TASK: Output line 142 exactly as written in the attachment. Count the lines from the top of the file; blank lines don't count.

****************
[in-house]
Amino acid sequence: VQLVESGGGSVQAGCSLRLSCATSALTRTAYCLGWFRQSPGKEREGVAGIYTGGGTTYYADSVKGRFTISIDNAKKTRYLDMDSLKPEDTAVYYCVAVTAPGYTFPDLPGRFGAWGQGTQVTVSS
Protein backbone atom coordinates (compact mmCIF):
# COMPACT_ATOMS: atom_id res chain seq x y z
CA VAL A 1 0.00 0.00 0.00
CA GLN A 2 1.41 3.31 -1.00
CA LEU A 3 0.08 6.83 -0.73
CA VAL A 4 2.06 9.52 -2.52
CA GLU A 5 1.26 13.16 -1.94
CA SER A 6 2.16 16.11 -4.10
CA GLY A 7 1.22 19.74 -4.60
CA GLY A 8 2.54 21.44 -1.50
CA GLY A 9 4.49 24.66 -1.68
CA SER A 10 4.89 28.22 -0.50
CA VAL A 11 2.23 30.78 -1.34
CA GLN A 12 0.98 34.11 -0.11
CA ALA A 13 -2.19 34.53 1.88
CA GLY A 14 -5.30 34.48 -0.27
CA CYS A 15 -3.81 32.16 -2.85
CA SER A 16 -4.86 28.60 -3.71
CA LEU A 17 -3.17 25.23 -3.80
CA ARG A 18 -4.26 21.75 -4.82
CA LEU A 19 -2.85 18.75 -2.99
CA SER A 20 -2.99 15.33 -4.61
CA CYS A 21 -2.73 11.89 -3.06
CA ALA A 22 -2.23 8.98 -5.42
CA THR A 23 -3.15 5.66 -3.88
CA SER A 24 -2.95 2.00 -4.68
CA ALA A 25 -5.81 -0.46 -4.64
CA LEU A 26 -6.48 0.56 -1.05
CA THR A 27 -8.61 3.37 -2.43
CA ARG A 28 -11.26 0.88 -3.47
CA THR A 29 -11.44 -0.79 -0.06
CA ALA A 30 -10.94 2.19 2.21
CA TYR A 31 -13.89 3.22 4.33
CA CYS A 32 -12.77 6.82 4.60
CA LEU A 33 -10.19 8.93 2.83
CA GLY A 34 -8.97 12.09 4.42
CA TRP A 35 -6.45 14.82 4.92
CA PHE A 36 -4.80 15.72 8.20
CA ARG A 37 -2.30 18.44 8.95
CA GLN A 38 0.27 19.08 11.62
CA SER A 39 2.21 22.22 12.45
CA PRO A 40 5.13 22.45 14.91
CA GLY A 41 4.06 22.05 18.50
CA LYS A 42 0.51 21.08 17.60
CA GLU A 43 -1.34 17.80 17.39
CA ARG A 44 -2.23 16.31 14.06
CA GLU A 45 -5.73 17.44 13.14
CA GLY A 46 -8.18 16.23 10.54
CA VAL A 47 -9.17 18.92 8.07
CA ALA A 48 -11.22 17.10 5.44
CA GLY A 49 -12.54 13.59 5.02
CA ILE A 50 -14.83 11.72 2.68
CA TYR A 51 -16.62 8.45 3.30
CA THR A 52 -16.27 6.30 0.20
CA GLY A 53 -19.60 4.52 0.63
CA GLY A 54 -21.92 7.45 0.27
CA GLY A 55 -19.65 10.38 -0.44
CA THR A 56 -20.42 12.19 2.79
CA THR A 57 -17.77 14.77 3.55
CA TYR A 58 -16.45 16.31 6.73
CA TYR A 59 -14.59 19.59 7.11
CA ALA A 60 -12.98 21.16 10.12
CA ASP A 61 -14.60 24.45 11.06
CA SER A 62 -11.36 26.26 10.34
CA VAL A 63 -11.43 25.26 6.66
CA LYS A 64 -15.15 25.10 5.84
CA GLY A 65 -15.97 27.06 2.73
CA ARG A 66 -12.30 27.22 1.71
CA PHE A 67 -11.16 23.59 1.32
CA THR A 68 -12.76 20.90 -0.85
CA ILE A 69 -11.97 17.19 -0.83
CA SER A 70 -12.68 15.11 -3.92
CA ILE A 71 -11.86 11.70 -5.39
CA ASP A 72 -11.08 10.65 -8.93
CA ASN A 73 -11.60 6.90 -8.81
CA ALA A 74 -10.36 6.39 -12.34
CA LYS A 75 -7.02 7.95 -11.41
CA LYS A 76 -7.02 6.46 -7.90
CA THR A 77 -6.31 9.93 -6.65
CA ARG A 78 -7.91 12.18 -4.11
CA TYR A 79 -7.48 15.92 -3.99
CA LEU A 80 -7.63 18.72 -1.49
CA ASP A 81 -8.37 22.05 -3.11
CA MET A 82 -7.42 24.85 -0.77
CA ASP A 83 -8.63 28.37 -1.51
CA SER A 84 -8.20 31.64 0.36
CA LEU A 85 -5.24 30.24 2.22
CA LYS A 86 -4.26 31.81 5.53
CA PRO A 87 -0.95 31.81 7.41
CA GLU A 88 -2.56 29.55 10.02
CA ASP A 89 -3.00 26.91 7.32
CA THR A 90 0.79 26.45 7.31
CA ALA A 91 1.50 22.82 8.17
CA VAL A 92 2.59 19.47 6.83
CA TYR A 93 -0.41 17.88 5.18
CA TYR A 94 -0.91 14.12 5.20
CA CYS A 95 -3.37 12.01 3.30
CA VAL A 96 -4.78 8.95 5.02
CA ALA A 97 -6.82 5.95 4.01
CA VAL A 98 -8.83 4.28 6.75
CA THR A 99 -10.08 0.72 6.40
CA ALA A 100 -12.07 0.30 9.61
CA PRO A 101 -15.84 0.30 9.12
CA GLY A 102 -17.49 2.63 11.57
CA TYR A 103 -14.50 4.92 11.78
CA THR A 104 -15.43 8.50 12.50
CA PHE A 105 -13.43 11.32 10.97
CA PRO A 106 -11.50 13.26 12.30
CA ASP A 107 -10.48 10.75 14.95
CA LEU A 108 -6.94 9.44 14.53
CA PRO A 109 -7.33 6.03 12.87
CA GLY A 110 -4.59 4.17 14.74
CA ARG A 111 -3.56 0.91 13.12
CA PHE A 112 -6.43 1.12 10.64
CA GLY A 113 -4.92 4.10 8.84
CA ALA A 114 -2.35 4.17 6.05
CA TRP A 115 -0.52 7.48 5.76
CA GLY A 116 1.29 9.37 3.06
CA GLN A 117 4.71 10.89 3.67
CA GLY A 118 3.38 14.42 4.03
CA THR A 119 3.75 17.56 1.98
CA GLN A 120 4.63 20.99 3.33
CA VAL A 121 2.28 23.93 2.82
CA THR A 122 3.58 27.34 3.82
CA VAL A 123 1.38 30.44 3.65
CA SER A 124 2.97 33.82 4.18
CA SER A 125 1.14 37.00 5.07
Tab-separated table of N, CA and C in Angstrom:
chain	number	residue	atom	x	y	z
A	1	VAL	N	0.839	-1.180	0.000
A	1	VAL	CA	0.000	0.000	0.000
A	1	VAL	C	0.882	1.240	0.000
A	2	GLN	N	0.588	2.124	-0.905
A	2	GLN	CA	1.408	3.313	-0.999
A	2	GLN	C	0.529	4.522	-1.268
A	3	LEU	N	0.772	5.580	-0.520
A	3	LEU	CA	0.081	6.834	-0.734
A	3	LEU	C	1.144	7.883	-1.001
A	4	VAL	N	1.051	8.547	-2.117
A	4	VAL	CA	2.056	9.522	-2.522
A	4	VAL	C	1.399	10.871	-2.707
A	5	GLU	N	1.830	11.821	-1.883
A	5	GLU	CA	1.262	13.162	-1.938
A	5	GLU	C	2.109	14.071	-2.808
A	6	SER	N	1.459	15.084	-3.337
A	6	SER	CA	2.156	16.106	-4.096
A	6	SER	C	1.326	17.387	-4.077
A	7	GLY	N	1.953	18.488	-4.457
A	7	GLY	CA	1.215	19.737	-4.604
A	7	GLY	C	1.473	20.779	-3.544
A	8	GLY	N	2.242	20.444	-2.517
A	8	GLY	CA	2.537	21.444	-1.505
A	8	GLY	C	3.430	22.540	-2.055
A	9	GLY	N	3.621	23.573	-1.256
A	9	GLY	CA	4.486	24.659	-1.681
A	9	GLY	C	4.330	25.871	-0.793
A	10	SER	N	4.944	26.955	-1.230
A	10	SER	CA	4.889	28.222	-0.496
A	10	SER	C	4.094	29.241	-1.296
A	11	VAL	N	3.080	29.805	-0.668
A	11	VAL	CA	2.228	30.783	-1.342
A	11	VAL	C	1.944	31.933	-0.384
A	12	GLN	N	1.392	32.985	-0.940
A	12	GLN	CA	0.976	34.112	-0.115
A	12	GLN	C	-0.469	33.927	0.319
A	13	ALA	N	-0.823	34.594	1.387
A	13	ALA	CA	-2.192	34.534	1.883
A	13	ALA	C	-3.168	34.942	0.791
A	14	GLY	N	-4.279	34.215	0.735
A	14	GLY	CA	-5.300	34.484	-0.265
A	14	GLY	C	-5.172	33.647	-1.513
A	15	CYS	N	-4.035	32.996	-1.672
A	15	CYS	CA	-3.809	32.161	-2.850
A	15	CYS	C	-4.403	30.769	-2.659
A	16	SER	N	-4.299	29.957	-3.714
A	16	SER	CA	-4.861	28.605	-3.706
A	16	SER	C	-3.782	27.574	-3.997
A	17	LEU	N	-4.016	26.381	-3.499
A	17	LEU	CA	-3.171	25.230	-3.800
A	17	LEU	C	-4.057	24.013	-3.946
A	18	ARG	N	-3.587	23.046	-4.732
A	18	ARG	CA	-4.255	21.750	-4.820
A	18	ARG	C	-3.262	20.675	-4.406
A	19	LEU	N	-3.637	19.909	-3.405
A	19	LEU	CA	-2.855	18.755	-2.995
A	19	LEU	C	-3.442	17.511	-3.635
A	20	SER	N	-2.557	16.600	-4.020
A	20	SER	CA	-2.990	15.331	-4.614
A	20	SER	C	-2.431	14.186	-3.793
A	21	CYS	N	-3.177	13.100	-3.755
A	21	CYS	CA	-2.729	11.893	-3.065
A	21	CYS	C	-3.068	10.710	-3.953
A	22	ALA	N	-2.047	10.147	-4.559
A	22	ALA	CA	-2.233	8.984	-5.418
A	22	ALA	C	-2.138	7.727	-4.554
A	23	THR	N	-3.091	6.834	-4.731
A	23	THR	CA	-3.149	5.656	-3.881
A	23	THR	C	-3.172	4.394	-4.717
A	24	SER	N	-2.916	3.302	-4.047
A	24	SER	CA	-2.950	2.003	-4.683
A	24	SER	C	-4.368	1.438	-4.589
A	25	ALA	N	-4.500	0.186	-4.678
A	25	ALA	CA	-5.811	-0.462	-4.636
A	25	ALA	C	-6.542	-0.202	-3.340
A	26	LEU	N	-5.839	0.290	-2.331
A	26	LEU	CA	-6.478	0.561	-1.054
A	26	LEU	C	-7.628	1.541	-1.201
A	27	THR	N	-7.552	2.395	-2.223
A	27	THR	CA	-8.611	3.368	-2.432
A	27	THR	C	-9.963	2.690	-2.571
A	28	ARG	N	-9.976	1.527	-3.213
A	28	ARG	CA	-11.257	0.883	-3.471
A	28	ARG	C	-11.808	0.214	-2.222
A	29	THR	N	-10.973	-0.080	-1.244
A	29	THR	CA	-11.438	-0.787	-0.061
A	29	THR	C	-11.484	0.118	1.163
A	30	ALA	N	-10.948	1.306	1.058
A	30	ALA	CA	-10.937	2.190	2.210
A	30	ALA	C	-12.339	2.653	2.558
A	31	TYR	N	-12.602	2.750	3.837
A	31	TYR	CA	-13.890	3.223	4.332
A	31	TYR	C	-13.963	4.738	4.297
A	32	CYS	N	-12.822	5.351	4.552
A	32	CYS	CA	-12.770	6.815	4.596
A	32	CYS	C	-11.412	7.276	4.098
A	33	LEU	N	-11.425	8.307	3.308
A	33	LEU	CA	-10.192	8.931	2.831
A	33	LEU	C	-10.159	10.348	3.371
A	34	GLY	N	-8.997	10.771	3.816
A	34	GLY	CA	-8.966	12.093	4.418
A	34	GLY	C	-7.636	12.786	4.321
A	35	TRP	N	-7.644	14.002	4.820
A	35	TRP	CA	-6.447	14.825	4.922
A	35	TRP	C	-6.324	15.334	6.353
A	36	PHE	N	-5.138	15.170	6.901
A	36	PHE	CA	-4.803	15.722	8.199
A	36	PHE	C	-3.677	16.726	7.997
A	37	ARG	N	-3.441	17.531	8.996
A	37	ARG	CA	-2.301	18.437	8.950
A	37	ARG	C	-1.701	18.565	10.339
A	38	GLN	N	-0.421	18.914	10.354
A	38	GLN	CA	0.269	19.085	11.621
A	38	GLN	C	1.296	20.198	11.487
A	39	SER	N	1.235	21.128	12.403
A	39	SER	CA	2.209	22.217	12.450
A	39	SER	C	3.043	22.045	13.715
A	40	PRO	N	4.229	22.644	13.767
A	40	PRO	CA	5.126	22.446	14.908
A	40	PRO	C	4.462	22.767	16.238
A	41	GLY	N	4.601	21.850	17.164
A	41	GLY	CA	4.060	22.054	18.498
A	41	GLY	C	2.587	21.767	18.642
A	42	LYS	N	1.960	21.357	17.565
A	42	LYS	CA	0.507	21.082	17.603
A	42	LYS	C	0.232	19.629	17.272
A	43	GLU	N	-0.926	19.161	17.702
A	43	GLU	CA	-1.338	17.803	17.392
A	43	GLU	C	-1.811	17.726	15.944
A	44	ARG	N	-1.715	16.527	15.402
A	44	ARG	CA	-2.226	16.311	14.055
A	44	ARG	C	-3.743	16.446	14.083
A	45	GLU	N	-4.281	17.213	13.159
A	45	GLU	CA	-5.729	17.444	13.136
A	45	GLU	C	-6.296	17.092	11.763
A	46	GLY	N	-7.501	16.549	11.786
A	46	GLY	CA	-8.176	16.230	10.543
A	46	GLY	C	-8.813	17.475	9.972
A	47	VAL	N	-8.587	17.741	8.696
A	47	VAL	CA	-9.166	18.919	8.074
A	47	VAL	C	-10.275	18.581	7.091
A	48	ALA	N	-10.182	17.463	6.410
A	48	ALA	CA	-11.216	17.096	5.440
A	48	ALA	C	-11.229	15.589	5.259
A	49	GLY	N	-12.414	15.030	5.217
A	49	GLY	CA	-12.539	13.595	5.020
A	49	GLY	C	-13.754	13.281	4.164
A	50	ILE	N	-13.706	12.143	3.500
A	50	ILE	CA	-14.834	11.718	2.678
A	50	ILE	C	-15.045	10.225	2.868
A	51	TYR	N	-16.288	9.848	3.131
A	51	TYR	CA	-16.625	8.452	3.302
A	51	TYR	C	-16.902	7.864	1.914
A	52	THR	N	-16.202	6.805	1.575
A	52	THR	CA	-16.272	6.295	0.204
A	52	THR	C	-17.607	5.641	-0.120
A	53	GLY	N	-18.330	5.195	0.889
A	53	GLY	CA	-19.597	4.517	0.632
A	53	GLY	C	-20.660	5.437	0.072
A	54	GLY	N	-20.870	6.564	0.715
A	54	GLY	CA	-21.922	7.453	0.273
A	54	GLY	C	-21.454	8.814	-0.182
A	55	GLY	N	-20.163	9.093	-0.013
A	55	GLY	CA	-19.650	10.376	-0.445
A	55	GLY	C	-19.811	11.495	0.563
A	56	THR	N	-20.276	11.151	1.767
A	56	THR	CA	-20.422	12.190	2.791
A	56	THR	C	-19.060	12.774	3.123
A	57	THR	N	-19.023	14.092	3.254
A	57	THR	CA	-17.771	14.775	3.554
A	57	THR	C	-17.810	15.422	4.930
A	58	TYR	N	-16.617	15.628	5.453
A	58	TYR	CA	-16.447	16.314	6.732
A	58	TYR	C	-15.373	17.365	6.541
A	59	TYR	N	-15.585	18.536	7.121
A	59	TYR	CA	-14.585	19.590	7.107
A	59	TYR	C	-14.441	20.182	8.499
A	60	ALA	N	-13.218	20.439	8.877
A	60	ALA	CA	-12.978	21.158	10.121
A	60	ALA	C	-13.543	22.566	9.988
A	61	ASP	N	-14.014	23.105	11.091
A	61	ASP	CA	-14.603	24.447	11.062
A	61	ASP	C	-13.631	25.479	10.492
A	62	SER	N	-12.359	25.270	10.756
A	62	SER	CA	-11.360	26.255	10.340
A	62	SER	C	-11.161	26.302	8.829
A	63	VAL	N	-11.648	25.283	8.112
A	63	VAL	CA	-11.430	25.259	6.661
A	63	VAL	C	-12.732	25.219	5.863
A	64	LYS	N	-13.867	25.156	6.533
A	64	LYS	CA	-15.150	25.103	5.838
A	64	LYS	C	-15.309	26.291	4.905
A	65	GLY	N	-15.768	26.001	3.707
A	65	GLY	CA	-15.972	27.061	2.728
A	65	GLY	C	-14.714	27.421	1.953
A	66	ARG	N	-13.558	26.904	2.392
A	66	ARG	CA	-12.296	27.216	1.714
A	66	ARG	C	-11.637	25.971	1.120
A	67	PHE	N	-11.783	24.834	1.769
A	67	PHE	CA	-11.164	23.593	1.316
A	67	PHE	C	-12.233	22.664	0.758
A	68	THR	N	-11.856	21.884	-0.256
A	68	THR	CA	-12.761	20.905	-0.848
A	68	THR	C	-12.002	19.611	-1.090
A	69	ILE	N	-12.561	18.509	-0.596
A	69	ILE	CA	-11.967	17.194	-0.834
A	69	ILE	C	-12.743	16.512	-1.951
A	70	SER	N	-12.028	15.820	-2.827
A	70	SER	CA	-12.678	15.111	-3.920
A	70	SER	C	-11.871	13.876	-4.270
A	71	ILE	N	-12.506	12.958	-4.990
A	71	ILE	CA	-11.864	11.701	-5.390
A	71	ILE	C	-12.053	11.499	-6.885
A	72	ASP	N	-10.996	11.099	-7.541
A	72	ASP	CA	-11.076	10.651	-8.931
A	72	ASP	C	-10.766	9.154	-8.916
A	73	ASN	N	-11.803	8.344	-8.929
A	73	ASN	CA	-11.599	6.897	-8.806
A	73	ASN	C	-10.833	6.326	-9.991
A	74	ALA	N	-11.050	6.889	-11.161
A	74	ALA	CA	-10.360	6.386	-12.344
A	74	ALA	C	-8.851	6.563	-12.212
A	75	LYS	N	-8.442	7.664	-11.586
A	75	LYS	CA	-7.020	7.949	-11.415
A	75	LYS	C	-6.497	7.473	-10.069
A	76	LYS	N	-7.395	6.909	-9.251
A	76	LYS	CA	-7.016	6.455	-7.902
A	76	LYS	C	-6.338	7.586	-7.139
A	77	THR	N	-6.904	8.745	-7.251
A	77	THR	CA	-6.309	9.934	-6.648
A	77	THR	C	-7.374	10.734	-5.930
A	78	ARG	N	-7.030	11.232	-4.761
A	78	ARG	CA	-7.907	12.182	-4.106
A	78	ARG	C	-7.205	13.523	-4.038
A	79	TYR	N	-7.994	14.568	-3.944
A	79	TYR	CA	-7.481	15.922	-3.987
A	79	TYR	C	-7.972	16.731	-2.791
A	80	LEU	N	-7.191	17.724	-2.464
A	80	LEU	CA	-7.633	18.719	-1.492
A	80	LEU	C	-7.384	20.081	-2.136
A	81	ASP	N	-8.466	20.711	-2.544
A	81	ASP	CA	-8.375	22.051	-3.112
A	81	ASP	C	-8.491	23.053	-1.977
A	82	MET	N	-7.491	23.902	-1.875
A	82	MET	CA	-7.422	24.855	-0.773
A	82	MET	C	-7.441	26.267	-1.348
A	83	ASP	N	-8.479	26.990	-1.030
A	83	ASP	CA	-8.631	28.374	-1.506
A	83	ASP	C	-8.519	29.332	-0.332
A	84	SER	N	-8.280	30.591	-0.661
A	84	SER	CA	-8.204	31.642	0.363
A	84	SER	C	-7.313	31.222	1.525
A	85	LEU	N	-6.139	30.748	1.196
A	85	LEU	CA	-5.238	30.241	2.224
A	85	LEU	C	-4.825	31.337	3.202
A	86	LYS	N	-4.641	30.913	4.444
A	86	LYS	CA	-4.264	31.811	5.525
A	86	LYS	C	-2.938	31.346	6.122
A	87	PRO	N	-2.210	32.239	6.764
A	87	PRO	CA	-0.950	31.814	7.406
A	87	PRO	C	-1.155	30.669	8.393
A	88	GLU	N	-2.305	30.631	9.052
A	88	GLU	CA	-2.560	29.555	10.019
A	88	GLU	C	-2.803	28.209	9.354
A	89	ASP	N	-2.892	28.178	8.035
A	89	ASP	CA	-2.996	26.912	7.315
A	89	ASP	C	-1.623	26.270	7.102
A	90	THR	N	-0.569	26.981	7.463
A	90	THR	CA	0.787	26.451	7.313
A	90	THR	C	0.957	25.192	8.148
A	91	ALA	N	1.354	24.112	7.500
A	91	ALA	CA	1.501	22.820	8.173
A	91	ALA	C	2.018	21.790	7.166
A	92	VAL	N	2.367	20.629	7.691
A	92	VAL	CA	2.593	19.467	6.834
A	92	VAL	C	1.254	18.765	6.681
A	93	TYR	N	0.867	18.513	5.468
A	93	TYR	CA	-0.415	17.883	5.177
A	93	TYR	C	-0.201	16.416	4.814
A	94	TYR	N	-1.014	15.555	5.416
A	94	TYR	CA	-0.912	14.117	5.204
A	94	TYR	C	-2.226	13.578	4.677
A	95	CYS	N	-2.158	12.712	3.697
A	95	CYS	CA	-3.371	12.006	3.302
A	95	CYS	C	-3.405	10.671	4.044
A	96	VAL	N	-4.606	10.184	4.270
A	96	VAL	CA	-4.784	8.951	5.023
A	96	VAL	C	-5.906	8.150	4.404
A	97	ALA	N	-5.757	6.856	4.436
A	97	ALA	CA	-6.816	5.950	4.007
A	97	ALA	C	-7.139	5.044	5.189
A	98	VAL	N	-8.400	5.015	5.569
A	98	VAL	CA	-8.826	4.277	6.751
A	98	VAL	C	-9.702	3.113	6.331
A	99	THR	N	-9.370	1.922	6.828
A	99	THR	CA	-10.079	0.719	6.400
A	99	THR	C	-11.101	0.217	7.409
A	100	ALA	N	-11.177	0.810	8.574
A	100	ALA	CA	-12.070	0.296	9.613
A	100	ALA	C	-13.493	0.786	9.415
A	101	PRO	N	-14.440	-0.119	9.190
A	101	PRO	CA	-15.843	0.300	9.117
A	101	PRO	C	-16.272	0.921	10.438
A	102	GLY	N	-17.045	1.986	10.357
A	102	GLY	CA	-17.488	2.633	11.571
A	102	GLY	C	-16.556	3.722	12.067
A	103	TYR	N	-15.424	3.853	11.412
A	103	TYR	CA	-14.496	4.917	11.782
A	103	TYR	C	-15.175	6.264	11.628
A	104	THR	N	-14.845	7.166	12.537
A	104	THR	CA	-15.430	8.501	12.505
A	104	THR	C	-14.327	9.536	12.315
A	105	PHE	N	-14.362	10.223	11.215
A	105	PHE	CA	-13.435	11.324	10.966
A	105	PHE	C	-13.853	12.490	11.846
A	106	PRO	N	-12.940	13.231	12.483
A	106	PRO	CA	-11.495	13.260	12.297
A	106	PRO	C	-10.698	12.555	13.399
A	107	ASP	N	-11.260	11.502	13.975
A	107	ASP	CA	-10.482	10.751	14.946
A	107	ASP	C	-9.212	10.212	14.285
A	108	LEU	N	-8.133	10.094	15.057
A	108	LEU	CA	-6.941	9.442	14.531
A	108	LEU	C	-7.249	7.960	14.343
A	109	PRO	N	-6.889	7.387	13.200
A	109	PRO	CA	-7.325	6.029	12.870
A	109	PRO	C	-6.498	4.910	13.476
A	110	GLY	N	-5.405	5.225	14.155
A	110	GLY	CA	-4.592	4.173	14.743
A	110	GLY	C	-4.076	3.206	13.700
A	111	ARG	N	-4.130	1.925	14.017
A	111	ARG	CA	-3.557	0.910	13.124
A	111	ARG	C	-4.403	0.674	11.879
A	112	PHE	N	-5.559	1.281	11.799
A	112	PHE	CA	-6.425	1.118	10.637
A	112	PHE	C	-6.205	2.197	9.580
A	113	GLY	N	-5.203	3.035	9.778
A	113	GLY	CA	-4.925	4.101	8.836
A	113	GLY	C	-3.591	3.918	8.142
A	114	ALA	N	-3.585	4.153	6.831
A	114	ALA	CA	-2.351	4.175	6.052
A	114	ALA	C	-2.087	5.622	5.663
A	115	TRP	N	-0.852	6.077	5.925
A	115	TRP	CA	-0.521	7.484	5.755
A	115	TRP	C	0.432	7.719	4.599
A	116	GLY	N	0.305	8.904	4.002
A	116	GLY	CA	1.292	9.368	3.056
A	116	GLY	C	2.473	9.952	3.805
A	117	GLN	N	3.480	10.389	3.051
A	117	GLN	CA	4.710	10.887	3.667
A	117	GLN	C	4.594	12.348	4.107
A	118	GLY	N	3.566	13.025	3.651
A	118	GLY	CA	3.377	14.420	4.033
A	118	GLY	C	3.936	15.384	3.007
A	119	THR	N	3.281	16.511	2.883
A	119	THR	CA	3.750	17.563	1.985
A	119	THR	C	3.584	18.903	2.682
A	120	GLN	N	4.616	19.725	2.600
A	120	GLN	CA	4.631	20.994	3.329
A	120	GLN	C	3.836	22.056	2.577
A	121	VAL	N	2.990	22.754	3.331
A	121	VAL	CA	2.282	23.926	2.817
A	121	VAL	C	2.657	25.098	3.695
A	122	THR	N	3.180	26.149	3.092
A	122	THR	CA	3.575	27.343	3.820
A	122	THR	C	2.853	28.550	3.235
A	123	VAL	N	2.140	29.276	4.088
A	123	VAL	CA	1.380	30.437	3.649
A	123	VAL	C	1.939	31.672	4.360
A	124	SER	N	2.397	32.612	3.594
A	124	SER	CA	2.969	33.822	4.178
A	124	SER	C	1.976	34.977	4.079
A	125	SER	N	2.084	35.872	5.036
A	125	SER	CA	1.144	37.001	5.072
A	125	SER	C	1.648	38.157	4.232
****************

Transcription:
A	4	VAL	CA	2.056	9.522	-2.522